Entrepreneurs, The Path To Success Must Include Community Involvement

April 29, 2016

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b2ap3_thumbnail_Community-Teamwork.jpgFor the health of our communities, people need to step up and invest time and money in them. Very few people are better positioned to make this investment than business owners. Since every business owner depends on some sort of market demand from consumers, most small business owners, retailers, and manufacturers that do business in the Delaware Valley have to recognize how important it is for their organization to get involved locally.

A group of Entrepreneurs, led by former Commonwealth Foundation CEO, Matthew Brouillette, have formed the Commonwealth Partners Chamber of Entrepreneurs to promote the development of a pro-business political agenda in Pennsylvania. Their mission statement states that their group, made up of entrepreneurs, business executives, and philanthropists are “working in partnership to advance better public policies in Pennsylvania.”

By “better public policies” the nonpartisan group means that it is seeking to alter public policy to support a more robust and dynamic private sector by focusing on the public sector’s policies of taxation and subsidy. While, this kind of high-end entrepreneurial group is good for regional business, there are several steps you can take to get more involved in your community, and help other entrepreneurs and business owners.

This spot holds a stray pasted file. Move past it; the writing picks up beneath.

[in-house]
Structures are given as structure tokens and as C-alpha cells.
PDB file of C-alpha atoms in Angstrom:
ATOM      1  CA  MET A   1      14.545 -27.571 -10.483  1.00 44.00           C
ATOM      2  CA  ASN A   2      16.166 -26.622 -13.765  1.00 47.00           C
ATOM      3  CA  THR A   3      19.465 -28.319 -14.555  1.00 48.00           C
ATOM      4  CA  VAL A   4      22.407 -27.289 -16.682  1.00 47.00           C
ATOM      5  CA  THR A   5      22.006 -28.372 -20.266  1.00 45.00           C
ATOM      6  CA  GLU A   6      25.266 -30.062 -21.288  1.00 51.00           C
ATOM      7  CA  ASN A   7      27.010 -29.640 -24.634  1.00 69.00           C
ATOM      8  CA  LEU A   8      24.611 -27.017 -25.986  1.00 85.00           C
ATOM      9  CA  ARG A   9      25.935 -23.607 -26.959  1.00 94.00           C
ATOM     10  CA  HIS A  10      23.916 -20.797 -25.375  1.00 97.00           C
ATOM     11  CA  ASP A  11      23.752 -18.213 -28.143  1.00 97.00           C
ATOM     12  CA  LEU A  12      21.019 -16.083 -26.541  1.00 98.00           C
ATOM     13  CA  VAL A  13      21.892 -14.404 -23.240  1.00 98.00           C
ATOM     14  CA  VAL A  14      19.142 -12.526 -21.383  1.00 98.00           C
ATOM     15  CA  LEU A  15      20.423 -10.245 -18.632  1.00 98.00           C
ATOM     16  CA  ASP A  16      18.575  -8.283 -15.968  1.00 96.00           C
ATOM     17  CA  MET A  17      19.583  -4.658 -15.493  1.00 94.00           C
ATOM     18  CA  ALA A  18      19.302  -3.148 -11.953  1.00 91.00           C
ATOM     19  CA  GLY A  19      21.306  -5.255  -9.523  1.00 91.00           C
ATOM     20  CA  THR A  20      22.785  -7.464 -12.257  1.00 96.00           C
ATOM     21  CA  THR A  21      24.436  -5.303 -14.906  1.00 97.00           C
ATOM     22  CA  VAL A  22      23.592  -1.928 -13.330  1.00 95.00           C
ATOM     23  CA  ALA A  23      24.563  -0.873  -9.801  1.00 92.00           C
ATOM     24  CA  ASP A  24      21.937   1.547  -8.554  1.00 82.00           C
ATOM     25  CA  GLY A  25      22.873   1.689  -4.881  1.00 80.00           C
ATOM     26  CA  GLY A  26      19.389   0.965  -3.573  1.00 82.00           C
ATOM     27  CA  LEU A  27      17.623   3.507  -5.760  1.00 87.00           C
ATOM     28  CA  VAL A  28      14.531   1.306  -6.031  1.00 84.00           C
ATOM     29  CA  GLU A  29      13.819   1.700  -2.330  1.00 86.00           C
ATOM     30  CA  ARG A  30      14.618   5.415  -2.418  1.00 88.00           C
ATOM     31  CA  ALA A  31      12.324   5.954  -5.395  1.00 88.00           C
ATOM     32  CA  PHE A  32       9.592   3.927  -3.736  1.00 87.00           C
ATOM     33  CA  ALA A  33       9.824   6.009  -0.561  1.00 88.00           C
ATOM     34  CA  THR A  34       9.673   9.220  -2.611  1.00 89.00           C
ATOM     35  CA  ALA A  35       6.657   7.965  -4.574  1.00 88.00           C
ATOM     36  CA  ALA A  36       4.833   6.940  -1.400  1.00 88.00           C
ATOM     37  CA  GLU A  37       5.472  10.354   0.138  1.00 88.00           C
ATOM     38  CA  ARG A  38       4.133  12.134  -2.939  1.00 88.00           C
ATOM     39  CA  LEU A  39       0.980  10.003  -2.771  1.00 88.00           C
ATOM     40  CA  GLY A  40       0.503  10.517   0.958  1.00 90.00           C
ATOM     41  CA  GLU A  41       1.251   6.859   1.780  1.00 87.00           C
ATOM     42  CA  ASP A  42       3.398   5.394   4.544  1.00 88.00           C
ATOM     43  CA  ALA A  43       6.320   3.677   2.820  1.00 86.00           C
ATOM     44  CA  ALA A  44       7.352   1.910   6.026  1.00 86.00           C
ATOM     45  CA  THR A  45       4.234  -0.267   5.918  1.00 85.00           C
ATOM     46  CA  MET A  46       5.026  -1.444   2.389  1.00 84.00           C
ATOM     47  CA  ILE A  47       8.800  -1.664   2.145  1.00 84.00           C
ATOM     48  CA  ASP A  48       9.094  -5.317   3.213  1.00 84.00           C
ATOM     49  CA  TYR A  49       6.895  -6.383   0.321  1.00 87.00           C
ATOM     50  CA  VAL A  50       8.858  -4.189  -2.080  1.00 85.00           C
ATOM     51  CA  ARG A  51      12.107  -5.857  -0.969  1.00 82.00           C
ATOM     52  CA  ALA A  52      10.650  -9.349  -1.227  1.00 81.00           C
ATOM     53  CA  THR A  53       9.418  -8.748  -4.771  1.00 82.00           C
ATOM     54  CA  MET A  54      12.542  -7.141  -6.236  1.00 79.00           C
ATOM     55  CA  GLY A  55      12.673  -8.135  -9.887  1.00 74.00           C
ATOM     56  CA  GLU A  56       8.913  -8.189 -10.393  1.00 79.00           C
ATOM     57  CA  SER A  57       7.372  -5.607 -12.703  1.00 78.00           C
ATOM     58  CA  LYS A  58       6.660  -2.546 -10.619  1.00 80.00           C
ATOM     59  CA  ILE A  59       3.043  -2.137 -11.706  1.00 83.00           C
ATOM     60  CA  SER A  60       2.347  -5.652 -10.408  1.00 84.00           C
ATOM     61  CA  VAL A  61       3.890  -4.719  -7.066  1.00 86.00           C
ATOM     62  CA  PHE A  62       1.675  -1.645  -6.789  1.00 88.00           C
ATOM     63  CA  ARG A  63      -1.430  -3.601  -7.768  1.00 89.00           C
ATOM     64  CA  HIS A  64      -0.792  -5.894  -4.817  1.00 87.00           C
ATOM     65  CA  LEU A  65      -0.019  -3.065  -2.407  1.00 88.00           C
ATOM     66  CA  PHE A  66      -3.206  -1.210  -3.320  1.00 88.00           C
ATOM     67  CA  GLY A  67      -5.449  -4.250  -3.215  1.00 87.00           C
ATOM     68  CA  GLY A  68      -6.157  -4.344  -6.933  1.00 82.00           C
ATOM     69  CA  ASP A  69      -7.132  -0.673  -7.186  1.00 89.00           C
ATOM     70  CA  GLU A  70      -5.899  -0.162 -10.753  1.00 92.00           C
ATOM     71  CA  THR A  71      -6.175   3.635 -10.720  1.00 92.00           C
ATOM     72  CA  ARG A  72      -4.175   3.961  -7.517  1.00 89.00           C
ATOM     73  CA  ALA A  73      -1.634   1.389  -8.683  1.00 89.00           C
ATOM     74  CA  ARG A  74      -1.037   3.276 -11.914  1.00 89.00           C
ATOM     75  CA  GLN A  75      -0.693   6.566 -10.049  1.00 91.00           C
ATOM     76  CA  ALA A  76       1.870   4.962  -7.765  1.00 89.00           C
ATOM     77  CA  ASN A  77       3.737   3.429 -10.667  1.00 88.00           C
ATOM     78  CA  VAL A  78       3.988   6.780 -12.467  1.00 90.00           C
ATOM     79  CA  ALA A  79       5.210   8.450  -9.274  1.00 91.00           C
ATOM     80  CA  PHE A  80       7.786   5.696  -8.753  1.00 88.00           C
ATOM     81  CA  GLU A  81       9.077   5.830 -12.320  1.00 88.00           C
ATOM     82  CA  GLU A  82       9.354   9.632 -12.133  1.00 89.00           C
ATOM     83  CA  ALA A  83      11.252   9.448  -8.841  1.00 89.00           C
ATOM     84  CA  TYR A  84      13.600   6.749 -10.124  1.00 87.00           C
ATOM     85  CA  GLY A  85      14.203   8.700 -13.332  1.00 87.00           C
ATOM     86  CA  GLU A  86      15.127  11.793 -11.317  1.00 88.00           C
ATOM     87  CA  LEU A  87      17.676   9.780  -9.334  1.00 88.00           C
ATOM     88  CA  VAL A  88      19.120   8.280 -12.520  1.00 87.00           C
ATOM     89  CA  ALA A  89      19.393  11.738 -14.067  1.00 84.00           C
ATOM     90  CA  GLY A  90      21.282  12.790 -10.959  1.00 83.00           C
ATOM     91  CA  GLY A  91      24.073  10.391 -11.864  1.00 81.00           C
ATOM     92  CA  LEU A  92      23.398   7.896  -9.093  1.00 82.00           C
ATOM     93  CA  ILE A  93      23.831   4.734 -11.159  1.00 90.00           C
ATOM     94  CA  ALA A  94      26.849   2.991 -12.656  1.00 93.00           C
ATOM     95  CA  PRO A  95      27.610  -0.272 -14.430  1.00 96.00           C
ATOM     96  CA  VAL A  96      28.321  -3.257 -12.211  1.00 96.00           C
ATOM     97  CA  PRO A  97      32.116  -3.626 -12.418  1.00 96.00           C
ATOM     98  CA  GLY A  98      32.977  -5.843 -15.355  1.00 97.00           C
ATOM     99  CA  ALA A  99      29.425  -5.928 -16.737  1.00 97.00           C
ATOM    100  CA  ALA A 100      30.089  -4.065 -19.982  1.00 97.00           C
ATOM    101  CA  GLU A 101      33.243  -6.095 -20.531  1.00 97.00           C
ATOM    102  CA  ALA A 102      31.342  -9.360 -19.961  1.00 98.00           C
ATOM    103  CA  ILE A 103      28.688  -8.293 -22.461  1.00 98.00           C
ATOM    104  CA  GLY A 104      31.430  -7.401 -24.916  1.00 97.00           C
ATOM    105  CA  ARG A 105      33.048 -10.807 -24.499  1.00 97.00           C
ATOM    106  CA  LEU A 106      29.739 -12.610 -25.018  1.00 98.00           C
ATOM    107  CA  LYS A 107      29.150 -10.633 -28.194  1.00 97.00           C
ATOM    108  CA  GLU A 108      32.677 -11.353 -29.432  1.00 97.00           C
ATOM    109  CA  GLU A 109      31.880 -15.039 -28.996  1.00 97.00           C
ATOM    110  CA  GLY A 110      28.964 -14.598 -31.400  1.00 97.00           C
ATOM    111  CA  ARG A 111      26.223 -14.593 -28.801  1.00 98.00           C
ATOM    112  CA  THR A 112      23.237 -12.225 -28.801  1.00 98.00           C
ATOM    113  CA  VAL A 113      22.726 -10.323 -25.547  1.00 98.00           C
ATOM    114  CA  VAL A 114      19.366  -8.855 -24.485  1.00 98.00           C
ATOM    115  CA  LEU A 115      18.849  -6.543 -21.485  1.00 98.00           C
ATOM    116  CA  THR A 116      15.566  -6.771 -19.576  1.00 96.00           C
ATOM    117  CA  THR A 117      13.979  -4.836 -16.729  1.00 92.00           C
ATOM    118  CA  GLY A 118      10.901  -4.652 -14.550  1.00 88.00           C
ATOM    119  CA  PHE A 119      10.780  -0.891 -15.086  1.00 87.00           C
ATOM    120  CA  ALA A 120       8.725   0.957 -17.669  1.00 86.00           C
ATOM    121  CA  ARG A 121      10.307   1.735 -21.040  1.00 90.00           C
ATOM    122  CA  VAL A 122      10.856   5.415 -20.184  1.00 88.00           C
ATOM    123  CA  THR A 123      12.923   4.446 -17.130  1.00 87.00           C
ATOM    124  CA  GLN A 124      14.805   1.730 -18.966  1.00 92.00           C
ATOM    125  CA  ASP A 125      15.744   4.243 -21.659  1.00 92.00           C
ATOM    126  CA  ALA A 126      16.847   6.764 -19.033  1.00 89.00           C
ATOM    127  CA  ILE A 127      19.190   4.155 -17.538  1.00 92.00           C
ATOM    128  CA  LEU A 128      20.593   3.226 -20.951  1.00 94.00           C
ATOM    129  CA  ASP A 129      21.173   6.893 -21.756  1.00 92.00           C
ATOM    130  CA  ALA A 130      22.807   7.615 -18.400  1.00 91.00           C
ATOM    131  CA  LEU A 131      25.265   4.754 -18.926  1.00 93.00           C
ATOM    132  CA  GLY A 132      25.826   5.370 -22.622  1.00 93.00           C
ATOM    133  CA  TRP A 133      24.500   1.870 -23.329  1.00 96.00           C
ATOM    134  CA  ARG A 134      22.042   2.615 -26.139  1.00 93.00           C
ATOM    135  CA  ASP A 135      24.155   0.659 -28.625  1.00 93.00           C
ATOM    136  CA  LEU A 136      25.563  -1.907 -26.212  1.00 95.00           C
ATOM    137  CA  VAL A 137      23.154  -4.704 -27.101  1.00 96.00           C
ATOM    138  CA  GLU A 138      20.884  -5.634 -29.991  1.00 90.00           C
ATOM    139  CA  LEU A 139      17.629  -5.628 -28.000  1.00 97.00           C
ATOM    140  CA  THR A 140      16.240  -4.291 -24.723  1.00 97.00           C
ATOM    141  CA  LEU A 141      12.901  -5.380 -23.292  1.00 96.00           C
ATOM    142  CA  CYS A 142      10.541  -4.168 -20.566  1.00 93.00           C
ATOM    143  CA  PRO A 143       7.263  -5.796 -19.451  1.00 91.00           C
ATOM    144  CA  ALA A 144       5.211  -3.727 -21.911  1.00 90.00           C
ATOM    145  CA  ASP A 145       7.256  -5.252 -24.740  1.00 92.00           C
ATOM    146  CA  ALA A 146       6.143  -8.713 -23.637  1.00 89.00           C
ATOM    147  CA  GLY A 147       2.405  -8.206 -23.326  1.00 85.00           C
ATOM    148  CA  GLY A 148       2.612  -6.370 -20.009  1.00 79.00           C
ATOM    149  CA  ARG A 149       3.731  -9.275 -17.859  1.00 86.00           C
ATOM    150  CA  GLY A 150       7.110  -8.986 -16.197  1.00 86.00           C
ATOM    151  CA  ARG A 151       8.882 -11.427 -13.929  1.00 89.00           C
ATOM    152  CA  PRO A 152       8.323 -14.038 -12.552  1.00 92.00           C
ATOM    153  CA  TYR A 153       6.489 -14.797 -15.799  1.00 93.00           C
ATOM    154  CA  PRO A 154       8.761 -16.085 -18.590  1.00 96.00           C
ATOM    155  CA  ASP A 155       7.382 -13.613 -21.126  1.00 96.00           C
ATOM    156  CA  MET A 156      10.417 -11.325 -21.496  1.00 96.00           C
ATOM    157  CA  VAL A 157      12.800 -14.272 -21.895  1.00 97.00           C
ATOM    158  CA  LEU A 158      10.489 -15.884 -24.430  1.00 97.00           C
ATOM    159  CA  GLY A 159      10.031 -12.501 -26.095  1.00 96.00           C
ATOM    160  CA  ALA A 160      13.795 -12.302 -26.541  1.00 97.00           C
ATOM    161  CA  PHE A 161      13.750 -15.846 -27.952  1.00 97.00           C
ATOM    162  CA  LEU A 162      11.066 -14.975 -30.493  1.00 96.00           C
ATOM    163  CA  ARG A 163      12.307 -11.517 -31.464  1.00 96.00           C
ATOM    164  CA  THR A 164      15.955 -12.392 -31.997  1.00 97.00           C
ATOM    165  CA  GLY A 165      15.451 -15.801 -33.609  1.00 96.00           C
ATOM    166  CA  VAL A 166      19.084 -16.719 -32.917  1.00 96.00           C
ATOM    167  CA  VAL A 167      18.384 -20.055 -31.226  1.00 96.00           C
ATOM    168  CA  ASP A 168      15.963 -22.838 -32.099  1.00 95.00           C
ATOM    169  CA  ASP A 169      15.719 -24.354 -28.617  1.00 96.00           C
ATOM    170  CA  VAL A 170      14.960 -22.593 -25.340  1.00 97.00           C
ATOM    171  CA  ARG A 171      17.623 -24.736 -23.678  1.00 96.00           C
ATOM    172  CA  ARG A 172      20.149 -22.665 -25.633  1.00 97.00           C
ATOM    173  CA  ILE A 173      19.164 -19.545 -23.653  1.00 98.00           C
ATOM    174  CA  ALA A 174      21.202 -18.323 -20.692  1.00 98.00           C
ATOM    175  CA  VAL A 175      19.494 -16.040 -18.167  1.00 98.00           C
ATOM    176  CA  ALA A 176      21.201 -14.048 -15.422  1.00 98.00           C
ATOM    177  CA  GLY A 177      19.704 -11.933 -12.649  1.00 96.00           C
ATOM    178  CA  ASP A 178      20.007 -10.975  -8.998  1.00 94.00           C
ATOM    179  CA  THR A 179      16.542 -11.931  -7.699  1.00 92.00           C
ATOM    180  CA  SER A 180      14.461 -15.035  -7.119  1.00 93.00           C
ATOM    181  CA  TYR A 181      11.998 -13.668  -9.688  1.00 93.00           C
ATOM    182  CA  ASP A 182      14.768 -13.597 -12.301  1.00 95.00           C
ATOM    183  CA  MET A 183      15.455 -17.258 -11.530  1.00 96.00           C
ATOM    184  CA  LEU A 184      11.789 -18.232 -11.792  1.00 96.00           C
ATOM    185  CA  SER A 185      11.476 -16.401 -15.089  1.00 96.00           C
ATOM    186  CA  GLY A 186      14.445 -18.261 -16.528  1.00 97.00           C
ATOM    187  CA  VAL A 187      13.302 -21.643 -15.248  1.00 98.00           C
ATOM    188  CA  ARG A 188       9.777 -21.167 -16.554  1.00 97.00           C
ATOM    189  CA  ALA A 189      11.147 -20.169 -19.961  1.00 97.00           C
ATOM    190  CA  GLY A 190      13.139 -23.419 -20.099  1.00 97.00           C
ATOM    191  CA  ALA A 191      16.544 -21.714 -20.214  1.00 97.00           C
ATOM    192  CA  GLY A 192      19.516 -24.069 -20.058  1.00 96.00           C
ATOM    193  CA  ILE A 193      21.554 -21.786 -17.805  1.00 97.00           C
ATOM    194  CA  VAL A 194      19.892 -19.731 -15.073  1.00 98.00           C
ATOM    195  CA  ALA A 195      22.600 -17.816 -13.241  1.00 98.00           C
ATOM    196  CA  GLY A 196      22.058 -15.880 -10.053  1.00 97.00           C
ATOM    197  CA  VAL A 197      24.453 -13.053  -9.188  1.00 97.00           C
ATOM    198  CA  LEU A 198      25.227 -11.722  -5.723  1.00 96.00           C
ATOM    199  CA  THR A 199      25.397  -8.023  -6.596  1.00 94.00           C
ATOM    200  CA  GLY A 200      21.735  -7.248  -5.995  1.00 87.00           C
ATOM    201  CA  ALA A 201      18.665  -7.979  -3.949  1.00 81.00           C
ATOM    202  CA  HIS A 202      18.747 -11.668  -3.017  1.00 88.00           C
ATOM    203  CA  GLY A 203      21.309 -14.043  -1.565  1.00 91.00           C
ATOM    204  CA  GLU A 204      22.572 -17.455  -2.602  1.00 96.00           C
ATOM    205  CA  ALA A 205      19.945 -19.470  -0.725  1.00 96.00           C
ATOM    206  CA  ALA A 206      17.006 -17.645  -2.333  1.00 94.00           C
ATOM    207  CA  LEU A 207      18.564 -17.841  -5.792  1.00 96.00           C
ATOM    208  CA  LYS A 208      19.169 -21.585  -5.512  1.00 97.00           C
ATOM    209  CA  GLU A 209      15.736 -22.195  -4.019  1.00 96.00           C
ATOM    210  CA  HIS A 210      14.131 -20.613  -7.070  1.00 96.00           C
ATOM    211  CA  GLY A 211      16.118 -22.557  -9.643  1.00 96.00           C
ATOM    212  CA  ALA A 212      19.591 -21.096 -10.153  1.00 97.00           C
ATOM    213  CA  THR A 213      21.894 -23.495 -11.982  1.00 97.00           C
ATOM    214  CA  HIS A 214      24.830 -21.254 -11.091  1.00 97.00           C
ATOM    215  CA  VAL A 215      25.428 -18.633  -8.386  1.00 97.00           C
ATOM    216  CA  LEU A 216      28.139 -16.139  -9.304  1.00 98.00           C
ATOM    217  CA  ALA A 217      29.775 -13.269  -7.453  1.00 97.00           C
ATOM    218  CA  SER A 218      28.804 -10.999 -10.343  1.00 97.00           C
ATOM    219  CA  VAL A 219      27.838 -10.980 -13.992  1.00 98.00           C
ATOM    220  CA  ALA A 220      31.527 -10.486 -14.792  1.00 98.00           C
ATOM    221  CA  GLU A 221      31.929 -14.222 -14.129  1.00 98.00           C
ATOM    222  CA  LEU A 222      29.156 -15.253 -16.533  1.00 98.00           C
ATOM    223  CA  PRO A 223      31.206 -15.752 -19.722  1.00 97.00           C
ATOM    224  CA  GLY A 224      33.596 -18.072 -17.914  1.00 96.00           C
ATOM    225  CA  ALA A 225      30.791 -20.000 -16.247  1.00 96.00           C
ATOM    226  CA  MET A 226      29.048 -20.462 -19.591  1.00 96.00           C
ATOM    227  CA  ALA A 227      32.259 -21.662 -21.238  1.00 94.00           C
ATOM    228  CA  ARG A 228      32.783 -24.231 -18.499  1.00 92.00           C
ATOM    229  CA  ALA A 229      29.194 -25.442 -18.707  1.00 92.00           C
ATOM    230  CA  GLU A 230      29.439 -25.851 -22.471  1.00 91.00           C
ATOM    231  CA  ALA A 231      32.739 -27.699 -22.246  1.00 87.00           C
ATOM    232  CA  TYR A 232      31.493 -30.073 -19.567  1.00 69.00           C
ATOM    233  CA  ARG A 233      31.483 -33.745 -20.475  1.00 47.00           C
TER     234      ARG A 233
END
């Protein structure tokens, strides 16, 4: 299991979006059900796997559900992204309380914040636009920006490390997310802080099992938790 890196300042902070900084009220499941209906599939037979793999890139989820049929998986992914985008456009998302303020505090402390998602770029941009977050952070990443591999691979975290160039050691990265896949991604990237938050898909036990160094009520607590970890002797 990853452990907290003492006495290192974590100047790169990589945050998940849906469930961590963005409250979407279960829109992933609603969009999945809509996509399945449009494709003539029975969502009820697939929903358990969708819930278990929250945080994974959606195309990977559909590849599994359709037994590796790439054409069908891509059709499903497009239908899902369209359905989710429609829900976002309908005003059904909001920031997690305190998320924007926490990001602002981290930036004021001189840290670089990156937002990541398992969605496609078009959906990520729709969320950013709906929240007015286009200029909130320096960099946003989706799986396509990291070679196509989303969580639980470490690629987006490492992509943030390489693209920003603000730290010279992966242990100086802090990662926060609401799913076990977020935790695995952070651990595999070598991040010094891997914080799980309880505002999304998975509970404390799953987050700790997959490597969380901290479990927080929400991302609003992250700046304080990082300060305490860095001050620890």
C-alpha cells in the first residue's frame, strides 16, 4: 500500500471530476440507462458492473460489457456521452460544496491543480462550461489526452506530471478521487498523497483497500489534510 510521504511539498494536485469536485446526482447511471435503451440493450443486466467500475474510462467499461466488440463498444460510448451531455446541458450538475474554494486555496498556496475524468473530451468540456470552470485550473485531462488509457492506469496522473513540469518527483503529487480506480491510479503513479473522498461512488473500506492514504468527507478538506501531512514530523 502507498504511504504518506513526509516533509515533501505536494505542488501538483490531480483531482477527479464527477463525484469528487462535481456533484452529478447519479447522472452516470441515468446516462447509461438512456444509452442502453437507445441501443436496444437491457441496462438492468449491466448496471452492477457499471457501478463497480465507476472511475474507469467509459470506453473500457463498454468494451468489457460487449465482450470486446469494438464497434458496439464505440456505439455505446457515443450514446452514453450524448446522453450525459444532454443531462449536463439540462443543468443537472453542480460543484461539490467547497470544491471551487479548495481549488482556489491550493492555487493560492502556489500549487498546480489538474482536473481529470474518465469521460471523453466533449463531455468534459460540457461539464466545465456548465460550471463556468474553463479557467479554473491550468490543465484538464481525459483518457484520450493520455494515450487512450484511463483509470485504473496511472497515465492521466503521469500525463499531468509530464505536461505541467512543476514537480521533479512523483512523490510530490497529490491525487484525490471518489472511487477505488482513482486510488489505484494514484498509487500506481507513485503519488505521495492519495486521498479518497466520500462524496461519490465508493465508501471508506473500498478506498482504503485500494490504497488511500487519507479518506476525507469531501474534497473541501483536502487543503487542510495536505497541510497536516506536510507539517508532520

• Build partnerships – Probably the best way for the new business owner or prospective entrepreneur to branch out is to get involved with other like-minded business owners in your area. Often times, these relationships can be long lasting and extraordinarily fruitful.
  • Donate to causes – Most start-ups may not have a lot of financial flexibility, but making donations to area groups or events often results in increased name recognition and higher foot traffic.
  • Volunteer time – If you really are serious about helping businesses in your area, there are several organizations that run events where you can volunteer your time. You can also join groups like the Chamber of Commerce that sponsors and promotes events for local businesses.
  • Promotion – Everyone loves a deal. Offering promotional rates, prices, or events to provide value to new customers can go a long way toward building relationships in your community.
  • Host events – Hosting events that are good for the community often work to boost sales and improve your overall brand awareness. Some events can be a great outlet for you to expose your authority on a subject. Your knowledge and experience are great assets for any would-be customer.

For the average business owner who’s just starting out, it’s more useful to present yourself as an important part of the community than it is sitting and waiting for good things to happen. By getting yourself out there, you will be doing yourself, and your employees a favor. More than anything else, your business is a human endeavor, and the people that depend on it, depend on you to get out there and build the relationships you will need to put your business on a path for success.

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